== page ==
If Sunday is no longer the day of rest and religious observance, why not explore new ways for living the Christian call to full and active participation in the Church’s liturgical life, asks Good Samaritan Sister Clare Condon.
BY Clare Condon SGS
“Just another manic Sunday” was the headline of an article in a recent weekend edition of the Sydney Morning Herald. In that article, Anna Patty commented on the Australian Productivity Commission’s (APC) proposed workplace reforms, and in particular, the recommendation to reduce penalty rates for workers on a Sunday to bring them into line with Saturday penalty rates.
The APC’s rationale for its recommendation is that Sunday, for many people, is now just like a Saturday. As Anna Patty wrote: “The notion of difference between Sunday and Saturday has changed over time. Saturday was once a normal workday for many and Sunday a day of rest and religious reflection. For many, Sunday is now a shopping day”.
Similarly, Jessica Irvine, also writing in the Fairfax press, said: “No longer do we gather in churches to worship. Bunnings and Coles are our new places of Sunday congregation. While Saturday remains our biggest shopping day, retail trading on a Sunday now outstrips some weekdays”.
Various statistics confirm that Sunday is no longer a day of rest or of religious reflection. This is particularly so for the Catholic Church in Australia. The last census of church attendance in 2011 continued to show a declining number of church attendees on a typical Sunday. Across Australia only about 12 per cent of Catholics attend Sunday Eucharist on a regular weekly basis. This is a drop of 1.6 per cent since 2006. Further, the percentage of those under 50 years of age is well below 10 per cent. (For more details see Mass Attendance in Australia: A Critical Moment, a report from the ACBC Pastoral Office.)
On these figures, there is a crisis for the Church, which regards Sunday Eucharist as an essential part of religious observance and of being Catholic.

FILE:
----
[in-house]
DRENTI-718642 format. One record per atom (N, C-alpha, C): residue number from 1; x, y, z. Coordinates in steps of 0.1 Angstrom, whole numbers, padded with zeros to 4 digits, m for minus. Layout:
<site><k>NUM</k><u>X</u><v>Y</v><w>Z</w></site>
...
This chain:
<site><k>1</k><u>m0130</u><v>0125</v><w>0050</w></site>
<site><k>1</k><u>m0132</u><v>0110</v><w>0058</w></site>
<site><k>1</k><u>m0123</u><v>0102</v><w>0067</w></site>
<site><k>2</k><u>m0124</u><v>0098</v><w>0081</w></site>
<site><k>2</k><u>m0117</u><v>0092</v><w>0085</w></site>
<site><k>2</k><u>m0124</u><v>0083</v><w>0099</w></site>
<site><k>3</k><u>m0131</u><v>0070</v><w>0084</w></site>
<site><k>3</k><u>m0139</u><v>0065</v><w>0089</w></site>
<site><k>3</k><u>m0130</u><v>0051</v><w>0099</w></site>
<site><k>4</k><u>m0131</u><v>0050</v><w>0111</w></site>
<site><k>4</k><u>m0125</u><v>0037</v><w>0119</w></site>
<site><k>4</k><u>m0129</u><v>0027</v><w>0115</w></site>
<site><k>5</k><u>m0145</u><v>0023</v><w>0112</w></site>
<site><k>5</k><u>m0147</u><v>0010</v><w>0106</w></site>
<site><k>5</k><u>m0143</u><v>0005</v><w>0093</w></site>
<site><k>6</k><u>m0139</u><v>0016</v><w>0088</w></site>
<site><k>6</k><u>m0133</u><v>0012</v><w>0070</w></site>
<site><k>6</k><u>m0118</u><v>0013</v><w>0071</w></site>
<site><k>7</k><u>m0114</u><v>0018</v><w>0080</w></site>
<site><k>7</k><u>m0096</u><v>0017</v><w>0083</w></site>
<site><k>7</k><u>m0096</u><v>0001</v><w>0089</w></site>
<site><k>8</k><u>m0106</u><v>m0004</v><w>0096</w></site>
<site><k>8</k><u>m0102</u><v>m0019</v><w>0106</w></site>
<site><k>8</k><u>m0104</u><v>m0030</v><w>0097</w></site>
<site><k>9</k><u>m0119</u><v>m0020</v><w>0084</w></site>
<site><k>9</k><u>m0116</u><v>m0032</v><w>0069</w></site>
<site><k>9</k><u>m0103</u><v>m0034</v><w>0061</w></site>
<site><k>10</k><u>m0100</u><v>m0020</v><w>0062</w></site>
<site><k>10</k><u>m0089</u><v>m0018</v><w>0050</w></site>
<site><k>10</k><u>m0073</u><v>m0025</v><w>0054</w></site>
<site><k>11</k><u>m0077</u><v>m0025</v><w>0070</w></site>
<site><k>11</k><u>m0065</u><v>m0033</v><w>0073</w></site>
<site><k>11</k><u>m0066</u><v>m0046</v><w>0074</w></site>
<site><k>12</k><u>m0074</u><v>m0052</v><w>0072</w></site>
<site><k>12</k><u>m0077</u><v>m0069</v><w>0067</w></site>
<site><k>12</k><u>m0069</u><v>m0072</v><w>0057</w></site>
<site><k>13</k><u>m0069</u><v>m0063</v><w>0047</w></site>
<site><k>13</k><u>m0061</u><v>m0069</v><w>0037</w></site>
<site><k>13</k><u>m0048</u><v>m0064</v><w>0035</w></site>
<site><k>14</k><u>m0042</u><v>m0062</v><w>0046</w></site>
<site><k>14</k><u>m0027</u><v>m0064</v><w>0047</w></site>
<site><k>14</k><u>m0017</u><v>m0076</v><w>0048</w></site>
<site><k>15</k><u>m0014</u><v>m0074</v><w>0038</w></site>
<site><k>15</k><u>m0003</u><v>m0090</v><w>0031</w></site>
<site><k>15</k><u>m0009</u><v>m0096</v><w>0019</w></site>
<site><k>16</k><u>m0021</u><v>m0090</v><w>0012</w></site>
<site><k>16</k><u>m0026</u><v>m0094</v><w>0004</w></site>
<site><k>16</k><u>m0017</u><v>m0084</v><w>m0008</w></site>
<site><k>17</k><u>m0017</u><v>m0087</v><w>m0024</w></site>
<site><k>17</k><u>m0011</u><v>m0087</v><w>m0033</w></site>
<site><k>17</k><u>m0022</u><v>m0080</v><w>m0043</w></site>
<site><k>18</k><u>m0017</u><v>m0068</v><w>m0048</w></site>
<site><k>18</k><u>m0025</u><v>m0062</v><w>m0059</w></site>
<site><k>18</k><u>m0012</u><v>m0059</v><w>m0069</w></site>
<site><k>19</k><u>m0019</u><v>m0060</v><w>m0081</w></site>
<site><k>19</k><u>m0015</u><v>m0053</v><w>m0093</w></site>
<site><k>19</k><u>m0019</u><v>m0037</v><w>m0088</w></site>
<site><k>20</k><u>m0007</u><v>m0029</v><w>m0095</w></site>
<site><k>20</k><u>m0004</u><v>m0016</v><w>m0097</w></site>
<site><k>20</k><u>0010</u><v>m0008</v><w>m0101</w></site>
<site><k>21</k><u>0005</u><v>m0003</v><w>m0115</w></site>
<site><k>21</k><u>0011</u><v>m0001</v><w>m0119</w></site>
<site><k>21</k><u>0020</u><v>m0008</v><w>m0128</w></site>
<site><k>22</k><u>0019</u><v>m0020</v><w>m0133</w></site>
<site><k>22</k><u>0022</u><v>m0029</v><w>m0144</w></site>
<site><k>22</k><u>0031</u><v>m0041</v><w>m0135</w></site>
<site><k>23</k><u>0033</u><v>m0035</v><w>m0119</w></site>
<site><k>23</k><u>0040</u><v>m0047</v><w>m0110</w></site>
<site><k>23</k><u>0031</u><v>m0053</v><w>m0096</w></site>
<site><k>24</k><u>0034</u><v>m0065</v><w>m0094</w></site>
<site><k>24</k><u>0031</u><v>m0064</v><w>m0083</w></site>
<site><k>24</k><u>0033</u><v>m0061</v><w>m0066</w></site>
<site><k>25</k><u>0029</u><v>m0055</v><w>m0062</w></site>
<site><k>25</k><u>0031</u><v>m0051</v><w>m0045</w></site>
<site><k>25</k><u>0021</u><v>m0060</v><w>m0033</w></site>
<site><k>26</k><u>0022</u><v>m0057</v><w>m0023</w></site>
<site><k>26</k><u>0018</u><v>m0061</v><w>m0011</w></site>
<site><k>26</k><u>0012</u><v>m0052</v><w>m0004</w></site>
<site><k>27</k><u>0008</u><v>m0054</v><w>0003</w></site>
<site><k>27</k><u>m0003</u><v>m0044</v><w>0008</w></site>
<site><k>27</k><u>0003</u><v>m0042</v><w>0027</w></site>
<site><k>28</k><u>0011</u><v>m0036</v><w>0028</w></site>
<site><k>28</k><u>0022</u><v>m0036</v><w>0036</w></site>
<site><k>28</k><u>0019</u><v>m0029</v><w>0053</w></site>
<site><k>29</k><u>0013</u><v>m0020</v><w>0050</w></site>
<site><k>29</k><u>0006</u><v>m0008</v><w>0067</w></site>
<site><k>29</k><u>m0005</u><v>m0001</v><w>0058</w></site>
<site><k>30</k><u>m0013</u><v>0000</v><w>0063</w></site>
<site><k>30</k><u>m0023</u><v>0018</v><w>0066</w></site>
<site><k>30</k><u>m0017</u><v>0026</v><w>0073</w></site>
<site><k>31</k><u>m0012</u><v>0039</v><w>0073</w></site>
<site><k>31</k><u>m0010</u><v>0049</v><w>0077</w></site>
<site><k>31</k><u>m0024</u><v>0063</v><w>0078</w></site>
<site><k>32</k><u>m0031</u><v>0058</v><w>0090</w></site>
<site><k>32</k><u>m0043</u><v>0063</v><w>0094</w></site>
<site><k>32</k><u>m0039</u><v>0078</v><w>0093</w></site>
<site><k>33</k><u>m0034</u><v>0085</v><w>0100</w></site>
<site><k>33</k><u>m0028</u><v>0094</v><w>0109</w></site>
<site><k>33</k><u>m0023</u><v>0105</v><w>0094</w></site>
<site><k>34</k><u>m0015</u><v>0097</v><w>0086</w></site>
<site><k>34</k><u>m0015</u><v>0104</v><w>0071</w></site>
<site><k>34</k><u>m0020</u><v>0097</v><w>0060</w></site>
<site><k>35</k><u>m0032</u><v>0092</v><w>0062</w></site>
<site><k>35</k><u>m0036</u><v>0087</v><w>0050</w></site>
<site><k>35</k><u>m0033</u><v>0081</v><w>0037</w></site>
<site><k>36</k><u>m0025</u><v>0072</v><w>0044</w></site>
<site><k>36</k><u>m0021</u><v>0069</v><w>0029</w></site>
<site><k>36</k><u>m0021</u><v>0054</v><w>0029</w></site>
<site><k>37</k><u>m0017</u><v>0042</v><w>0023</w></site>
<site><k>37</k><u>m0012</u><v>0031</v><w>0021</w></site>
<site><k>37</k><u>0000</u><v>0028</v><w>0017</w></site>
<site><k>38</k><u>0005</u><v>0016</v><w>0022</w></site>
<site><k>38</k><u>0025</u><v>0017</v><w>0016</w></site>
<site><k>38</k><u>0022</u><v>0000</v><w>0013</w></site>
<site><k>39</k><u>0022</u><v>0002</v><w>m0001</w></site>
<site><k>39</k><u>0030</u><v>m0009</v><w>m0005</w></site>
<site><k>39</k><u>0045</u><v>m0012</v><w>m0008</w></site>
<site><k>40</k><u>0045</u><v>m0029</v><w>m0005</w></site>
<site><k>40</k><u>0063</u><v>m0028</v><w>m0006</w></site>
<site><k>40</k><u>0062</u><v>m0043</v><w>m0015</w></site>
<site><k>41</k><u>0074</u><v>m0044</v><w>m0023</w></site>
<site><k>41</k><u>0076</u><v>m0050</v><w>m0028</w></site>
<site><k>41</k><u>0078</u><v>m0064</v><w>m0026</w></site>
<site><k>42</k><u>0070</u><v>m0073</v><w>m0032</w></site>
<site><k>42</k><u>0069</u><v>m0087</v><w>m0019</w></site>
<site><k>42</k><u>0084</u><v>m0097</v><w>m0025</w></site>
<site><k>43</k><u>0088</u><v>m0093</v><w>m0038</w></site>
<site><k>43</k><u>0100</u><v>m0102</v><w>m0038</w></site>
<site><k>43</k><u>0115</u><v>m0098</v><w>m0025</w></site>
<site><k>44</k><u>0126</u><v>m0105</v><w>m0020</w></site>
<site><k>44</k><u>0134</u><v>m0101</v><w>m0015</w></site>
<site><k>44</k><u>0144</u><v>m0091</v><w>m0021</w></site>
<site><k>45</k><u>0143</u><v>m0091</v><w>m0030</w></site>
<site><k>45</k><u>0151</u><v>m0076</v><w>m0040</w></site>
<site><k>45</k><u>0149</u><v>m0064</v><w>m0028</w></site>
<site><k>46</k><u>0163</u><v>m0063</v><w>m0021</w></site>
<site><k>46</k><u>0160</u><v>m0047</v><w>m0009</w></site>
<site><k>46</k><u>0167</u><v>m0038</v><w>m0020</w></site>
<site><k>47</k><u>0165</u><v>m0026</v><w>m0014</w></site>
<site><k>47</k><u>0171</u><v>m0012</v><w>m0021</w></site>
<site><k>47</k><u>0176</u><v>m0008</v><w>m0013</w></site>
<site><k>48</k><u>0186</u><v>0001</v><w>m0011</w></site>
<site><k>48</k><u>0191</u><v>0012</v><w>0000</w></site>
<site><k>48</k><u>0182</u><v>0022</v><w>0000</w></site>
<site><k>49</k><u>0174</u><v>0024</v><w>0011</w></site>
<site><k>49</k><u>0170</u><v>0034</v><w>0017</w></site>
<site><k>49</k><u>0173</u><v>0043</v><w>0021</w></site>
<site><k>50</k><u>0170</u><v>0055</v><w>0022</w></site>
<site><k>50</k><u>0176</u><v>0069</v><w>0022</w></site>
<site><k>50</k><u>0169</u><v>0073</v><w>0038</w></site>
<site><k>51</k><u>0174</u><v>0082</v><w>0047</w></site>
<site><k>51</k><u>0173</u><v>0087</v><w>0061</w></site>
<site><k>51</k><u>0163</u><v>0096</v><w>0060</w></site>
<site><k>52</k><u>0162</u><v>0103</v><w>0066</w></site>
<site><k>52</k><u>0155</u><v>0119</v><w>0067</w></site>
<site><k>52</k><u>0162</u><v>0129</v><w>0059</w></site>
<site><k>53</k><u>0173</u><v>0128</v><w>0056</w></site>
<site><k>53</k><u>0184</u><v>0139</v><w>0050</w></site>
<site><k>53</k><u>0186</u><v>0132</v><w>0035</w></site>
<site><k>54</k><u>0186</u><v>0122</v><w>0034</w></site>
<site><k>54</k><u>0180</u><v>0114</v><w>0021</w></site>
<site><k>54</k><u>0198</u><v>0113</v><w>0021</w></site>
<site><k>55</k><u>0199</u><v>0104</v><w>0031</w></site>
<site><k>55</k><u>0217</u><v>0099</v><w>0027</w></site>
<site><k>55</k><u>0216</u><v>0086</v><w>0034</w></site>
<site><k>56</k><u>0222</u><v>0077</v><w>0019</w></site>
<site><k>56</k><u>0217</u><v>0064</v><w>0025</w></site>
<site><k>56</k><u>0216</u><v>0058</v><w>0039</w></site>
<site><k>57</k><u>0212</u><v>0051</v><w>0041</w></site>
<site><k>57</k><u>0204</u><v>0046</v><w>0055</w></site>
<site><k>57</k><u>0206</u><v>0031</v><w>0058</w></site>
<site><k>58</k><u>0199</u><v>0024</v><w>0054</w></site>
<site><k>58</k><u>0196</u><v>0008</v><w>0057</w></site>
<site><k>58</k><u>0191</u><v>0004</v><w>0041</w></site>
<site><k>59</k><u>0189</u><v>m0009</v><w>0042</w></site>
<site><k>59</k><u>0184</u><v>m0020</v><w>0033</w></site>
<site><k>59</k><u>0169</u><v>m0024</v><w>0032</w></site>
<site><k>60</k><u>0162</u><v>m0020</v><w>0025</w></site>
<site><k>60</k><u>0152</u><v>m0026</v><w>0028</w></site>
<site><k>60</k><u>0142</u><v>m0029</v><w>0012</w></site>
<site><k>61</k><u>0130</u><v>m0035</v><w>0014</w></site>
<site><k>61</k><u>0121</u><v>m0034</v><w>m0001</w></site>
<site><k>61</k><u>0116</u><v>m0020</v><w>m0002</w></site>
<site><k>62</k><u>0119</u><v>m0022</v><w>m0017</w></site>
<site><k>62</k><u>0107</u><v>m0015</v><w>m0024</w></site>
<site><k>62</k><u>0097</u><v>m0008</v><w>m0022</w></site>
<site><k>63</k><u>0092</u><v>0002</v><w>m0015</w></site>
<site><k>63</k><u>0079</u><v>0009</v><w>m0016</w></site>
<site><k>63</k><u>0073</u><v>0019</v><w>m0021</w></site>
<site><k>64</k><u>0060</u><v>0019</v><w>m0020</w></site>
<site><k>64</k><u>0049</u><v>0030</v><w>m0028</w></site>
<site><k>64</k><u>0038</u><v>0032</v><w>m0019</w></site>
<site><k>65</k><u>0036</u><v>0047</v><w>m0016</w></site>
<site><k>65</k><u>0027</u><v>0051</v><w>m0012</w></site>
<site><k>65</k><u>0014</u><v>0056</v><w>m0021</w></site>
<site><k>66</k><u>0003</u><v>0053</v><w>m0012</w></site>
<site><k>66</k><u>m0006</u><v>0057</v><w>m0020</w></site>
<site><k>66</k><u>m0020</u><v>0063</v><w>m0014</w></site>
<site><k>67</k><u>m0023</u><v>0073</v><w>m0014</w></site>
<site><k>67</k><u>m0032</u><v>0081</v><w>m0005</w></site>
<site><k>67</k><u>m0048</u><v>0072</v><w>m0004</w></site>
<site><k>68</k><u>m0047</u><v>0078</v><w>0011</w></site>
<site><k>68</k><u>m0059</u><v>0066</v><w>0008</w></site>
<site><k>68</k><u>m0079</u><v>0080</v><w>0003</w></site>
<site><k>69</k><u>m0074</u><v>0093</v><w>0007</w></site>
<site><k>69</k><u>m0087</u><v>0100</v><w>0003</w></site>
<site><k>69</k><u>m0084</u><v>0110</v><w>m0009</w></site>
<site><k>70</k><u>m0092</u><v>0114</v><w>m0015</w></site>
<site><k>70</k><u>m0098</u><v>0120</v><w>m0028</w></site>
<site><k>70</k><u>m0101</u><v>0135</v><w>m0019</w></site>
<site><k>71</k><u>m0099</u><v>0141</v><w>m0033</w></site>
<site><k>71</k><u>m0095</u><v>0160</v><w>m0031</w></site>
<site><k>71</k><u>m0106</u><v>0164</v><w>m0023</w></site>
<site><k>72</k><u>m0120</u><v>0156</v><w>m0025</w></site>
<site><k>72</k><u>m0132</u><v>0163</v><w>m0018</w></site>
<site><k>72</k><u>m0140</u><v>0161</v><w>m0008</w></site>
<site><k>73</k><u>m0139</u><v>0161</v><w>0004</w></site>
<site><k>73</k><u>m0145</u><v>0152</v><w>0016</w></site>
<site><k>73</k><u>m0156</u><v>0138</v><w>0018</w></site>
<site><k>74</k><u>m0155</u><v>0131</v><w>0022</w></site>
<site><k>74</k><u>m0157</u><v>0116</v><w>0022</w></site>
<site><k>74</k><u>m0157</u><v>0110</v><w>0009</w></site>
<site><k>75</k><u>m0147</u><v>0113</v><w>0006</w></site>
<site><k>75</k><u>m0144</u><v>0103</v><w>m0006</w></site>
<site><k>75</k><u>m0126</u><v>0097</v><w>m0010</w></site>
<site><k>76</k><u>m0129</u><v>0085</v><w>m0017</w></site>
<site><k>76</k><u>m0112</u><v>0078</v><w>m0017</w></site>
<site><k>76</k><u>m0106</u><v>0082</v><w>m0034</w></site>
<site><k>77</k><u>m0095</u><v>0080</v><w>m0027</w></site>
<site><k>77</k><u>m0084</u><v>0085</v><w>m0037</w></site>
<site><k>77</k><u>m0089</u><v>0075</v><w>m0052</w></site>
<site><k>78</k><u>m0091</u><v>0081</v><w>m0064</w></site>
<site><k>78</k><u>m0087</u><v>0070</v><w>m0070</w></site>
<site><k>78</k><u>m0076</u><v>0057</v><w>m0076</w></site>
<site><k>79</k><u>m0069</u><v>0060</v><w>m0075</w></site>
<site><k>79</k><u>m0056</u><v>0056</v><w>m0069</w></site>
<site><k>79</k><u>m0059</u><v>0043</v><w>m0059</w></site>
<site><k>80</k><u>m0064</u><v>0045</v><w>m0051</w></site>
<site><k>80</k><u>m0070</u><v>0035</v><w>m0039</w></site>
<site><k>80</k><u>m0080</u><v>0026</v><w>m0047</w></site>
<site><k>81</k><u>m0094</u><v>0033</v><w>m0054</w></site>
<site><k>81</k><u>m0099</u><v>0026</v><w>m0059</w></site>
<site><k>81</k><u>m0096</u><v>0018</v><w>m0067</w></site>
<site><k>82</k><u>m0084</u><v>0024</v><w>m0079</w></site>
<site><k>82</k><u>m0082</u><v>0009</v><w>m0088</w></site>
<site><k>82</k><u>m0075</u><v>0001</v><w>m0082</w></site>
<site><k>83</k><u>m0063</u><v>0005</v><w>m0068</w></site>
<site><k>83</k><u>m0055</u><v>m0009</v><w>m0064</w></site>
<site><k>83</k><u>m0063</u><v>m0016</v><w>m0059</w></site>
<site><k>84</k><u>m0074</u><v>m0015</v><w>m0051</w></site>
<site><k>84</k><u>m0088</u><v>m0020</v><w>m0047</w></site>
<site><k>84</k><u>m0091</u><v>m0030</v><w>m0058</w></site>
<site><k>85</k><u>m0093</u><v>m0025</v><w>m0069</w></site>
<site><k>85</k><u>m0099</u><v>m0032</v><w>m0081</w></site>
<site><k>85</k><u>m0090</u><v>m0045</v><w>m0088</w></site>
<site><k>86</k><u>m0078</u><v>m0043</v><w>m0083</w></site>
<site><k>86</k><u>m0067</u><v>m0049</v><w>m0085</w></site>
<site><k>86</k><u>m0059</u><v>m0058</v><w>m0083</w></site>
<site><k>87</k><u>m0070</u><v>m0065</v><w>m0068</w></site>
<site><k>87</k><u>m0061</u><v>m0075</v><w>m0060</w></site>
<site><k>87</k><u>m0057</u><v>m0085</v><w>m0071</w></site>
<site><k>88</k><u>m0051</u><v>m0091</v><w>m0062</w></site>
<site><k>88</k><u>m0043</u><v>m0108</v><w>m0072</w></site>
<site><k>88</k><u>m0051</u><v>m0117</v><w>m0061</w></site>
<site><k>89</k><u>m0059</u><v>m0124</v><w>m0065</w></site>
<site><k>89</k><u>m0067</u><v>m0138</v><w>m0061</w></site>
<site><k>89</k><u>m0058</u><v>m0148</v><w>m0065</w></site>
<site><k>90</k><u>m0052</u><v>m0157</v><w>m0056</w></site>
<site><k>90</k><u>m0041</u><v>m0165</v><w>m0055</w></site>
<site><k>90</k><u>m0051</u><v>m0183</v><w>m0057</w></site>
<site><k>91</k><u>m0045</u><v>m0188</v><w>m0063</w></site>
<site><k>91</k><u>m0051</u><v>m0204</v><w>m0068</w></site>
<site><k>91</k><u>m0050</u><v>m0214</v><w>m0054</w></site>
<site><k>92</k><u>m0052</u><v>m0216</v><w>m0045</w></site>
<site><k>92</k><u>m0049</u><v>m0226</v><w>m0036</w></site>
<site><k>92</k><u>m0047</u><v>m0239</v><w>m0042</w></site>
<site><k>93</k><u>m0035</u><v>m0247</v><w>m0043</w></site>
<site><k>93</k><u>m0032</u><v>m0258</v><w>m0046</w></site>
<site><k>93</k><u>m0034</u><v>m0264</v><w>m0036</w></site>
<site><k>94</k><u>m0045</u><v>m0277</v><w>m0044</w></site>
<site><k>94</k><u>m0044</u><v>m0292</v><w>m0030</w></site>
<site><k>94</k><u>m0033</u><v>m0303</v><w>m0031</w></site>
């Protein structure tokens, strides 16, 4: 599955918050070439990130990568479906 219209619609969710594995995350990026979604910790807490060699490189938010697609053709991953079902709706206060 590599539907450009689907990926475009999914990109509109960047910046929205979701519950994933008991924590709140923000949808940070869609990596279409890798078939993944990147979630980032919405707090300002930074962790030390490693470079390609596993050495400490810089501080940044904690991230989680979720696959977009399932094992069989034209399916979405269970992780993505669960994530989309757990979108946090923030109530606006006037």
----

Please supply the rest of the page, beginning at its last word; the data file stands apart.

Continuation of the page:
There are many reasons posed for this decline in religious practice: some argue that it is the Church’s hardline teaching on sexual morality; others stopped practice because of sexual abuse by clergy and religious; others are simply caught up in consumerist shopping sprees and weekend sporting activities; while some simply don’t believe anymore. Probably all of these have some considerable part to play.
However, as a committed Catholic and a member of a religious order of sisters, I think there is another reason for declining church attendance on a Sunday – namely, the quality of the liturgical celebration of Eucharist held in many parish churches and cathedrals on any given Sunday. It’s an issue which the hierarchy of the Church fails to consider adequately, which should be added to the above list of reasons, and which should be seriously examined within the Church.
In my role I have the opportunity to participate in liturgy across many communities in Australia – and I have experienced some vibrant Eucharistic celebrations – but I must admit they are the exception rather than the rule.
The Second Vatican Council some 50 years ago wrote about the Eucharist in this way:
“In the restoration and promotion of the sacred liturgy, this full and active participation by all the people is the aim to be considered before all else; for it is the primary and indispensable source from which the faithful are to derive the true Christian spirit; and therefore pastors of souls must zealously strive to achieve it, by means of the necessary instruction, in all their pastoral work”. (Constitution of the Sacred Liturgy, December 4, 1963, No.14)
Full and active participation by all the people seems to be a goal abandoned and long gone from the early encouraging post-Vatican II days. Many Sunday liturgies today lack a vibrant and engaging participation by all those present. Some have even reverted to a pre-Vatican II emphasis on the separation of the priest and the people. Often it feels like I am an observer at Father’s Mass. He is somewhere up there hidden from the congregation by a growing number of tall candles across the front of the altar.
It seems to me we need a revival in understanding and in action to emphasise what full participation might look like in reality. All parts of the ceremony need to be recognised as moments of Christ’s presence. Christ is present in the gathered community, in the Word of God read and reflected on in the homily, in the Eucharistic prayer, in the reception of communion together with the gathered community.
Perhaps the Church, in recognising the demands made by a consumerist and secular society on its people, could be creative and offer alternative times and ways of engaging its young faithful in dynamic and active participation. If Sunday is no longer the day of rest and religious observance, does the Church lie down as defeated and revert to pre-Vatican II practices? On the contrary, is it not an opportunity to explore new ways to engage everyone in full and active participation in the liturgy which the Church regards as the summit of the Christian life?
Let creative minds and hearts find new ways for living the Christian call to full and active participation in the Church’s liturgical life.